An unacknowledged but significant feature of Pakistan-Afghanistan relations is the sharing of seven rivers, which originate in the Hindu Kush region of Afghanistan and enter Khyber Pukhtunkhwa and FATA region. The Chitral River rising in the foothills of the Hindu Kush in Chitral enters Afghanistan’s Kunar province and adopts its name. It merges with the Kabul near Jalalabad adding more than half of its waters before the Kabul enters Pakistan near Torkham. The Swat River also drains into the Kabul and the twin eventually merge with the Indus at Attock augmenting its assets by between eighteen(18) and twenty one(21) Million Acre Feet(MAF) of water. The Gomal River, which is an indispensable source of freshwater for Waziristan, also eventually drains into the Indus.
Importance of the Kabul River for Afghanistan and Pakistan
The flows of the Kabul constitute no more than sixteen percent (16%) of Afghanistan’s water assets. But it is critical for meeting the drinking water, electricity, and irrigation needs of the seven million Afghans living in Kabul and several other towns. Afghanistan has already built several small dams for irrigation and power generation and has planned to construct several more for meeting the growing needs of its rapidly growing population. The Kabul River is equally crucial for Pakistan. The Warsak Dam, built in the early 1950s and enlarged subsequently, has a capacity of producing more than 200 MW of electricity and the canals flowing from its reservoir irrigate most of the agricultural land in the fertile Peshawar Valley apart from providing drinking water for the burgeoning population of Peshawar and its adjoining towns. Notably, the flows added by the Kabul to the Indus increase during March/April due to early start of melting of ice and snow in the Hindu Kush glaciers and are indispensable for the sowing of Kharif crops in southern Punjab. Therefore, a major reduction in the flows of the Kabul into Pakistan likely to be caused by large multipurpose dams would undermine Pakistan’s energy and food security.
A water sharing agreement between Afghanistan and Pakistan
In 2003, news reports of Afghanistan’s plans to construct as many as a dozen dams in the Kabul Basin with financial and technical assistance from India led to public statements by the Pakistan Water and Power Minister and high ranking officials calling for an agreement between Afghanistan and Pakistan on the sharing of the waters of the Kabul on the the model of the Indus Waters Treaty. The same year, Pakistan sent a nine-member team to Kabul for preliminary discussions on a water sharing treaty. However, Afghan officials declined to hold substantial discussions claiming that they neither had the relevant hydrological data nor technical competence for the proposed negotiations. An offer by the World Bank in 2006 to facilitate an agreement on the joint management of the Kabul River Basin also failed to elicit a positive response from Kabul.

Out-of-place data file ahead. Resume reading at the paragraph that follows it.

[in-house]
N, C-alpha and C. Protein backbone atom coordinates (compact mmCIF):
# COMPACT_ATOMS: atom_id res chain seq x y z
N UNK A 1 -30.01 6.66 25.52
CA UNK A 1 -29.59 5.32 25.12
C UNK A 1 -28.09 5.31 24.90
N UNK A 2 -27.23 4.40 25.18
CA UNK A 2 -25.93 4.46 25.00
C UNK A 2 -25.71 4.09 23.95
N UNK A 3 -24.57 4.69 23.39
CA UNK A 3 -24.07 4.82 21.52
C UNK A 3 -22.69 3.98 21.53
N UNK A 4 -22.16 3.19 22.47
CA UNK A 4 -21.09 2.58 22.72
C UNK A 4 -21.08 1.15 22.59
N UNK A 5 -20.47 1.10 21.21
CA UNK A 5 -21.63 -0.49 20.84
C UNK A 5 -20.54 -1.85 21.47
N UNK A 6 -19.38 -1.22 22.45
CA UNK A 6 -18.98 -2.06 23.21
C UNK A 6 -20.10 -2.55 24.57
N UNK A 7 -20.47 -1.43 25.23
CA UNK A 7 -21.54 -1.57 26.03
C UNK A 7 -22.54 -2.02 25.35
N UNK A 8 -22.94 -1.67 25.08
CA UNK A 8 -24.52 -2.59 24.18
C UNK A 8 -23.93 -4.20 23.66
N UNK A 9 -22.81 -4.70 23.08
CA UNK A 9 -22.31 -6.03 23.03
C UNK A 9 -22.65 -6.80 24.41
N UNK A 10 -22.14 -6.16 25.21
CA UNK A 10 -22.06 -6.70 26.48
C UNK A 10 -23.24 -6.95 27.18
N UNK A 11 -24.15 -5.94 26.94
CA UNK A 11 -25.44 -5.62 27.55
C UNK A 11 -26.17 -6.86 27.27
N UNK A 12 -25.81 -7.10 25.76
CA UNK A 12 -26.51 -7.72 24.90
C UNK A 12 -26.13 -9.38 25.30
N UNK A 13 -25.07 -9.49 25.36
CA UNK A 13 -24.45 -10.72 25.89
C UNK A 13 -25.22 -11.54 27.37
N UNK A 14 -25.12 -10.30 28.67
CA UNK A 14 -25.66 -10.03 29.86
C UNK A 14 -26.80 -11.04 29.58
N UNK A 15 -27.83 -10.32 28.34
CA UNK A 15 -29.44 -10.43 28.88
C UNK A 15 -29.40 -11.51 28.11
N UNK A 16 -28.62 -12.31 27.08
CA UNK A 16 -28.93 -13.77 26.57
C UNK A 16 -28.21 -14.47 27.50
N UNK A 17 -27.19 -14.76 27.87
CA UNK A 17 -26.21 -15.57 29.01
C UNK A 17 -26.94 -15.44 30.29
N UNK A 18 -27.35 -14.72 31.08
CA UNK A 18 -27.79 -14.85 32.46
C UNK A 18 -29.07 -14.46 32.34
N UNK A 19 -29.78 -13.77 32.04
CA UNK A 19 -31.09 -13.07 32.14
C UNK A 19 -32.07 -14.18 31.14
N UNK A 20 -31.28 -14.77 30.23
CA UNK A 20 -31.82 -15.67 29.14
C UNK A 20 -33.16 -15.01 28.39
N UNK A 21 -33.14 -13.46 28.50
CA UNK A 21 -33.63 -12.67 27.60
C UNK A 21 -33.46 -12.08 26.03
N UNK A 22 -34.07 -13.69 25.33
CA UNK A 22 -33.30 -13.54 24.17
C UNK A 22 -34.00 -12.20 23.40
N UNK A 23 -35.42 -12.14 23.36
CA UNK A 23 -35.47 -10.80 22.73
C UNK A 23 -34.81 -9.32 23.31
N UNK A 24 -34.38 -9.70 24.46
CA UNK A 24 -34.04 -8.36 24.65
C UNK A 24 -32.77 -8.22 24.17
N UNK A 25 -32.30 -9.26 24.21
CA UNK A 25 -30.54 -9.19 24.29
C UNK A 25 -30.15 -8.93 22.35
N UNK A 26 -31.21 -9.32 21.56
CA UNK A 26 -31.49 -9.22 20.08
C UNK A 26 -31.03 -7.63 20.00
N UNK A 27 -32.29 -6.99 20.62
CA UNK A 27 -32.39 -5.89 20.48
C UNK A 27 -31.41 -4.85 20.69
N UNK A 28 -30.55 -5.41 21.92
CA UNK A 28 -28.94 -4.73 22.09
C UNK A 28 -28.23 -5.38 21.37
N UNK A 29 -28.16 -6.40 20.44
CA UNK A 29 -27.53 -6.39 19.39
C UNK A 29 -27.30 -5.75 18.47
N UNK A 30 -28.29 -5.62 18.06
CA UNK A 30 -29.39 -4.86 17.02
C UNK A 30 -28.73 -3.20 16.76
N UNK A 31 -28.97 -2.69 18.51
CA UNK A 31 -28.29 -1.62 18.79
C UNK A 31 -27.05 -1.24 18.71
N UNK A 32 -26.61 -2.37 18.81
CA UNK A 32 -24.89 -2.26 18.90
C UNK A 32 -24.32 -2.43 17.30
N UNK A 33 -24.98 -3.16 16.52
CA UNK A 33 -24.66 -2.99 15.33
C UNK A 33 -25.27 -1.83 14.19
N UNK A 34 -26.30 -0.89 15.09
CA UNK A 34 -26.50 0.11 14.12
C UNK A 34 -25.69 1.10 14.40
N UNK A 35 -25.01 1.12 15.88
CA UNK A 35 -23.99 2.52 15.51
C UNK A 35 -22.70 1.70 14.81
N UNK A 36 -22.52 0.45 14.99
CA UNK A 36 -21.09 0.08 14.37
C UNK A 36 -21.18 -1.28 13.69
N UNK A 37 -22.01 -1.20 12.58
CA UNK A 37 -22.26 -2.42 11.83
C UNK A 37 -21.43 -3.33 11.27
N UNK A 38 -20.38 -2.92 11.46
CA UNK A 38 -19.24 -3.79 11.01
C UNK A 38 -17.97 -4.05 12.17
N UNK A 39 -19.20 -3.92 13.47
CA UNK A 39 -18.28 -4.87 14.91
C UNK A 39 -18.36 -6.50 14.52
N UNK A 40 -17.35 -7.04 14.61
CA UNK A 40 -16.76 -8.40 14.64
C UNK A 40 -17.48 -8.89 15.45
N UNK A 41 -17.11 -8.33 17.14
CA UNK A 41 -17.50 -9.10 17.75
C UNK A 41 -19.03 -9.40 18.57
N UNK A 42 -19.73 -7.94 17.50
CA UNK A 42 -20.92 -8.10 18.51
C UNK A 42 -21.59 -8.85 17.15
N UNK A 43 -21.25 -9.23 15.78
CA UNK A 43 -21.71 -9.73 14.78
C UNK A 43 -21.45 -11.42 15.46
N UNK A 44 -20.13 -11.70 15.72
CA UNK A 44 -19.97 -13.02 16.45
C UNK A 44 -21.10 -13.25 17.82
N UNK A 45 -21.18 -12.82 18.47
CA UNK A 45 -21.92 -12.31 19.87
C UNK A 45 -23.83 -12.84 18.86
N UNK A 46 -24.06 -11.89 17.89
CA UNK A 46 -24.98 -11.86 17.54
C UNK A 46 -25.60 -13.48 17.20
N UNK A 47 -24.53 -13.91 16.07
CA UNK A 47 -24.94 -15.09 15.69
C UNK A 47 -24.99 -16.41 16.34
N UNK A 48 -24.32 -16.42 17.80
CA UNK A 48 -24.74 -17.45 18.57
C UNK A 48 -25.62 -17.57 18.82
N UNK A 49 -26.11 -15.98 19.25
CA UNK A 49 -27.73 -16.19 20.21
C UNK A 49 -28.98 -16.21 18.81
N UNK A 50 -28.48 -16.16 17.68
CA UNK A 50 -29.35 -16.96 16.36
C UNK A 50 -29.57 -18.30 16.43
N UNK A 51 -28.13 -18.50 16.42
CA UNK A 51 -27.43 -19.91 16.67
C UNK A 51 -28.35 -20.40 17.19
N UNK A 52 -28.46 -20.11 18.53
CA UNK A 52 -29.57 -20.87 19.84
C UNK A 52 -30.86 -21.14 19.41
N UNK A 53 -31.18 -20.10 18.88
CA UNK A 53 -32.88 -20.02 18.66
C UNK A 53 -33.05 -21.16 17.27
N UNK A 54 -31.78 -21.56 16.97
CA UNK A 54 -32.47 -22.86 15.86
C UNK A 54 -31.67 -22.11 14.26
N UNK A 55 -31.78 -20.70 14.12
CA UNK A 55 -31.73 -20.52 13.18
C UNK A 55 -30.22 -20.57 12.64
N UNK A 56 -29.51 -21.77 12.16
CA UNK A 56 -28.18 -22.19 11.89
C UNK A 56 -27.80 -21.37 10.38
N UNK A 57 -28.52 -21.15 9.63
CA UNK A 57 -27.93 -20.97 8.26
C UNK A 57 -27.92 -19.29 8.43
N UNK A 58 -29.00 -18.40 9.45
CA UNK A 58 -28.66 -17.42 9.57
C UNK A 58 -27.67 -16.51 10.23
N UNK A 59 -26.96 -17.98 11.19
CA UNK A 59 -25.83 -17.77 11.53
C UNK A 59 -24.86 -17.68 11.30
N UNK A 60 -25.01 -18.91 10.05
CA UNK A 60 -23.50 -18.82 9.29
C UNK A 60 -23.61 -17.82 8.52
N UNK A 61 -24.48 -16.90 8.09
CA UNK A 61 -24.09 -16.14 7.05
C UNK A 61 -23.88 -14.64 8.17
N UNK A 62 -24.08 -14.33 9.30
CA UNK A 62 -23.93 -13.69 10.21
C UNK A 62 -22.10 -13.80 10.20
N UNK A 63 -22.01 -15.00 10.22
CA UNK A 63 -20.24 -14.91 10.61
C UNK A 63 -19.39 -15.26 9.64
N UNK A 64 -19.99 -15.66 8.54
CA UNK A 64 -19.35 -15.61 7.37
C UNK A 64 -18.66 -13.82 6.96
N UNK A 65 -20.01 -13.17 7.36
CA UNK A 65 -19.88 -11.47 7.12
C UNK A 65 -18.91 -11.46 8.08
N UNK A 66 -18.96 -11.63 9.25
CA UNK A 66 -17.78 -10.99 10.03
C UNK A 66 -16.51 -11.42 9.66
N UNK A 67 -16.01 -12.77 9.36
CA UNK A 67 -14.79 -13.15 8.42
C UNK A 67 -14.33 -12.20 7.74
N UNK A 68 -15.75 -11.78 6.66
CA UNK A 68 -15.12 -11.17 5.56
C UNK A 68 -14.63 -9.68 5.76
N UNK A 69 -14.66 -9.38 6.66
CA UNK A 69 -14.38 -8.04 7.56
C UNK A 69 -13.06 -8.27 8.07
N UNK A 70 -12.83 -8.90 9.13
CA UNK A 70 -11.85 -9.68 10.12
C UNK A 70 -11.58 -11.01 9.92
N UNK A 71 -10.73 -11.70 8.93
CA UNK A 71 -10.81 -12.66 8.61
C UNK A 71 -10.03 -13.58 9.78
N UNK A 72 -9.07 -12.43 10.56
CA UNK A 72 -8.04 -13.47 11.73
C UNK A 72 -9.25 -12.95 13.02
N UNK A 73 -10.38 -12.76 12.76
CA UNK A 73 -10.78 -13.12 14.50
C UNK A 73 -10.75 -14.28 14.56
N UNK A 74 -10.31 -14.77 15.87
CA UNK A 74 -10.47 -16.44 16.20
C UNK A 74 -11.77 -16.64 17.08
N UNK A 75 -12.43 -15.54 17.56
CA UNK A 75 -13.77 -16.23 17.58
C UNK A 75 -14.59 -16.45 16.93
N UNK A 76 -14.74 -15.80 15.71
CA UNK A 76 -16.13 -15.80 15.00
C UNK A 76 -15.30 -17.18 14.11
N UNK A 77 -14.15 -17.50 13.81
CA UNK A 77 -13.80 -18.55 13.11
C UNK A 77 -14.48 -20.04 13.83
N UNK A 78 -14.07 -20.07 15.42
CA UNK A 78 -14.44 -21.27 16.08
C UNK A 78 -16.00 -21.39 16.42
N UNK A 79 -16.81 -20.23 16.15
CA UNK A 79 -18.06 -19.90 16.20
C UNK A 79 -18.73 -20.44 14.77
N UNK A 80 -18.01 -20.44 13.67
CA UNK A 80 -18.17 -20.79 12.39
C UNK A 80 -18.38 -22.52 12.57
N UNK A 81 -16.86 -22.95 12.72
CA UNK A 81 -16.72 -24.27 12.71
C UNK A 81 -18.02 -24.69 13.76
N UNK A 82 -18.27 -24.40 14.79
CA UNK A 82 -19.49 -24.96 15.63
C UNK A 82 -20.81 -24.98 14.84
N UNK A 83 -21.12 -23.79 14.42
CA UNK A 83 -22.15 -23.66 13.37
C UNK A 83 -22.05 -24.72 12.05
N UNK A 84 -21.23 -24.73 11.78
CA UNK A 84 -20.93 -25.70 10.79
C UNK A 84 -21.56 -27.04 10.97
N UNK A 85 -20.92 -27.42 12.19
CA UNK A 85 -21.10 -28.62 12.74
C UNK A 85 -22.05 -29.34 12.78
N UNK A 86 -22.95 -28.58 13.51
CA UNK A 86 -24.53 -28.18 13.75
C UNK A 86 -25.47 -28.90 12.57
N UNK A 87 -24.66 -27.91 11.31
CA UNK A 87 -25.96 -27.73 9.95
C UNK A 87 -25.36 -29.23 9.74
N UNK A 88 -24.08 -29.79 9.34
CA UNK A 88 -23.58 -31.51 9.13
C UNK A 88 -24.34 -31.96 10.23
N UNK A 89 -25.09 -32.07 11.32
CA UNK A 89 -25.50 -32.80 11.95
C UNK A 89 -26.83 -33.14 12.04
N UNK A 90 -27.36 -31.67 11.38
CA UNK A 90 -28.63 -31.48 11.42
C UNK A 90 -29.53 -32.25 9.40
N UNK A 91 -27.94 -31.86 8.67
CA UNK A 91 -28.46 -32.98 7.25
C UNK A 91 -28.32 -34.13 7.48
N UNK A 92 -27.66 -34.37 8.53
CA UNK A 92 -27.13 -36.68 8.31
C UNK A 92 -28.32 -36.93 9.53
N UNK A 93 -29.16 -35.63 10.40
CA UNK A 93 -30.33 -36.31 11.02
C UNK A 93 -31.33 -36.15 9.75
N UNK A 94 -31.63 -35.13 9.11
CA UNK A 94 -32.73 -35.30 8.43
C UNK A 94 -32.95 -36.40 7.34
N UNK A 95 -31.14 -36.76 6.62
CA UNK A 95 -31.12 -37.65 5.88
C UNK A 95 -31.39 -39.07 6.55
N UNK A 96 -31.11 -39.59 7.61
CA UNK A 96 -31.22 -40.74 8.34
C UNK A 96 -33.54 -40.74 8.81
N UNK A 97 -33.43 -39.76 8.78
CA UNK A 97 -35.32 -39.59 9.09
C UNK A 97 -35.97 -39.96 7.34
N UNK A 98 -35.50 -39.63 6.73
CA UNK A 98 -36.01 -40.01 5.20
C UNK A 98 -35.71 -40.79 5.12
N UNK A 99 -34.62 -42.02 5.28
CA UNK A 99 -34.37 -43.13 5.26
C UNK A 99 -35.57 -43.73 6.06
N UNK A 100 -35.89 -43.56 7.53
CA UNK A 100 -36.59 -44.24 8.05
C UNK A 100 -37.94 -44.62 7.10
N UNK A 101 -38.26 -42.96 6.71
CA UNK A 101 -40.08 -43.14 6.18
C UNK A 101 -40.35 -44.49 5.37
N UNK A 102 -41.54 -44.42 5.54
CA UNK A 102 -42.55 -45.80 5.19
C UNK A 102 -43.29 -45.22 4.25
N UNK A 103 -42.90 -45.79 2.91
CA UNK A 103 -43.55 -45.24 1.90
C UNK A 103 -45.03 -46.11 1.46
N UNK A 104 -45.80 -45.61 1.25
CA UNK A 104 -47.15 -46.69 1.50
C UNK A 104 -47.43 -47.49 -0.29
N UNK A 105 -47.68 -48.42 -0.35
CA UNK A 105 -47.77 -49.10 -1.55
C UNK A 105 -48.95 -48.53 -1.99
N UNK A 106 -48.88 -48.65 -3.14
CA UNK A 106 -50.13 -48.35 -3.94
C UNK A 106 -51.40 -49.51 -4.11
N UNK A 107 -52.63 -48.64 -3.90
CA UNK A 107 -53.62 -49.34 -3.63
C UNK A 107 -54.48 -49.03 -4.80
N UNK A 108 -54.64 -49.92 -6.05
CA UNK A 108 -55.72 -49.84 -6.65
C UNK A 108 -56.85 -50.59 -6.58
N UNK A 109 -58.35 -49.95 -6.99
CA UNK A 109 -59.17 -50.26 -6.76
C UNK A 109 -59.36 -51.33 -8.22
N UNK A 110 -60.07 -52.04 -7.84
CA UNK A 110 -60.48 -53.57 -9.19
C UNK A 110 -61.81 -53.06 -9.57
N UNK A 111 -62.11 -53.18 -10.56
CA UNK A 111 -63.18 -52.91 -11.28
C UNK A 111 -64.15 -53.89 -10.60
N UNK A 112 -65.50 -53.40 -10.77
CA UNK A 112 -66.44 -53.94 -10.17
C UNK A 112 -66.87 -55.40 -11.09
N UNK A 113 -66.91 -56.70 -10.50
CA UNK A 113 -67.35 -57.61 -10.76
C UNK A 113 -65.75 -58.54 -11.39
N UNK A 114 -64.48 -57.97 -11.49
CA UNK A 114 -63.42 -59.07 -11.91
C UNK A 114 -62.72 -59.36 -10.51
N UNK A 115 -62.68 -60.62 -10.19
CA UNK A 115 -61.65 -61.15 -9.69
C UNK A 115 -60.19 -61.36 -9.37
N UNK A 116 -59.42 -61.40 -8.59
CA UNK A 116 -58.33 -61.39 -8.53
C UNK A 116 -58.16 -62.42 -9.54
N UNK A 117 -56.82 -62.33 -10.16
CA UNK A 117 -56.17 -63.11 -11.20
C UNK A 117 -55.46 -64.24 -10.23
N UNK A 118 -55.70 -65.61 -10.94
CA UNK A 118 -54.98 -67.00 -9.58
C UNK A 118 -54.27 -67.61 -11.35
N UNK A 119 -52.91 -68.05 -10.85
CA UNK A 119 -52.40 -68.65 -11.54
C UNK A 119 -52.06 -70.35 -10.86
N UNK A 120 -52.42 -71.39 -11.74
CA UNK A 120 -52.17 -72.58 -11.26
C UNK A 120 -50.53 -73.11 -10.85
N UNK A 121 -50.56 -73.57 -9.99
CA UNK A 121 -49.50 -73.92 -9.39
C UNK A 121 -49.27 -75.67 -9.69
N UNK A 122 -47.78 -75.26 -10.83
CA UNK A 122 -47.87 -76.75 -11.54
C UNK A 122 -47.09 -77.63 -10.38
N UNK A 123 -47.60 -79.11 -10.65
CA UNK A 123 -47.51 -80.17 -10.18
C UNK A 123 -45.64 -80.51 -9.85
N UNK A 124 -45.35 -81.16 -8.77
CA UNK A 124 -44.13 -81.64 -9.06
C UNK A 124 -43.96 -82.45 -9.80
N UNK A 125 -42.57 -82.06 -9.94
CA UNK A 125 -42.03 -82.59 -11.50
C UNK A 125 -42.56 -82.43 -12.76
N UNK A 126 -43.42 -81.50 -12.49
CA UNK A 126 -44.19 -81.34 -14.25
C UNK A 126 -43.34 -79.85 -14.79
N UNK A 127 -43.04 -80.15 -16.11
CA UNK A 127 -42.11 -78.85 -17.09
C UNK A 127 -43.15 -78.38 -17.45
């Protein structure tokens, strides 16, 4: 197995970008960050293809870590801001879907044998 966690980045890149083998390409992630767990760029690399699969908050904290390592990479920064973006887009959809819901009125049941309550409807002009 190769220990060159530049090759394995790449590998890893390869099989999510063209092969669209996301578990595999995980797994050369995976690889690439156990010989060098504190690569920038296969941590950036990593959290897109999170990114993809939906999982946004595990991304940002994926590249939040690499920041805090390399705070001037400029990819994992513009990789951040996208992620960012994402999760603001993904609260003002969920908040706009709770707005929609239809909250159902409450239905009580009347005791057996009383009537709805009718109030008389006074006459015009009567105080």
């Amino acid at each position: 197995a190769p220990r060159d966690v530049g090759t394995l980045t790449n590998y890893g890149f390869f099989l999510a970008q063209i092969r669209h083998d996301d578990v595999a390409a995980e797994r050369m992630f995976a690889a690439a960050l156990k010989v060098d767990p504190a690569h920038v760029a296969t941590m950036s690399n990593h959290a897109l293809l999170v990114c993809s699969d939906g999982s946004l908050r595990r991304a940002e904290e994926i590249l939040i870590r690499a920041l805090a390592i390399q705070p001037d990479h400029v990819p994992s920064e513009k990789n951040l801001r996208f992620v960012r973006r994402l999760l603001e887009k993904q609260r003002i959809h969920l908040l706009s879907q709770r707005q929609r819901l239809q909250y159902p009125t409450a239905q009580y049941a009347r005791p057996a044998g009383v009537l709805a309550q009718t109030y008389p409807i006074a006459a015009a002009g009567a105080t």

During the past decade and a half, Afghanistan has made great strides in legal and institutional development for dealing with domestic and international dimensions of water issues, including the enactment of a Water Law, the establishment of River Basin Councils, and the setting up of a Supreme Council of Water Resources. External technical assistance has also helped enhance the capacity of its Ministry of Energy and Water and water resource institutions.
The most significant development relating to Pak-Afghan cooperation in water resource development is the agreement in principle reached by the Finance Ministers of the two countries in August 2013 on mobilizing investment for, and jointly building and operating, a hydropower project for producing 1500 MW of electricity on the Kunar River. The Pak-Afghan Joint Economic Commission discussed follow up measures, including the selection of a site for the project and the establishment of joint working groups on addressing all other relevant issues. However, the agreement has not been pursued because the Joint Economic Commission has not been convened since 2015. In December 2016, the Afghan Ministry of Energy and Water conveyed interest in holding high level discussions on water related collaboration. Pakistan has not evidently responded to the suggestion.
The current ‘no conflict, no dialogue, no cooperation’ status quo in respect of the Kabul River Basin is inherently unsustainable given Afghanistan’s increasing water, energy and food deficits and its long standing plans to harness its water assets, including those of the Kabul Basin, for addressing the shortages. The vital contribution of the Chitral River to the flows of the Kabul which makes both Afghanistan and Pakistan the upper riparians in respect of the Kabul River provides a rationale for their collaboration in developing and utilizing the waters of the Kabul Basin. It is, therefore, suggested that, as soon as conditions in Afghanistan allow, Islamabad and Kabul should commence a comprehensive dialogue on cooperation for the optimum development of the Kabul Basin on the basis of benefit sharing. They should also resume the discussion on the Kunar Project at an early date. Meanwhile, Pakistan should, in collaboration with relevant multilateral agencies, prepare studies based on a number of scenarios of water resource development in the Kabul Basin within Afghanistan as well as identify how it can assist Afghanistan in addressing water resource development and management issues.
The success of dialogues between Pakistan and India and Afghanistan would depend on the political will of their leaders, adequate homework by the relevant institutions, and support by international agencies (such as the World Bank) with a track record in contributing to the success of initiatives for collaboration between co-riparians of International rivers. Civil society organizations and the media in Afghanistan and Pakistan can play an invaluable role in ensuring the success of such initiatives.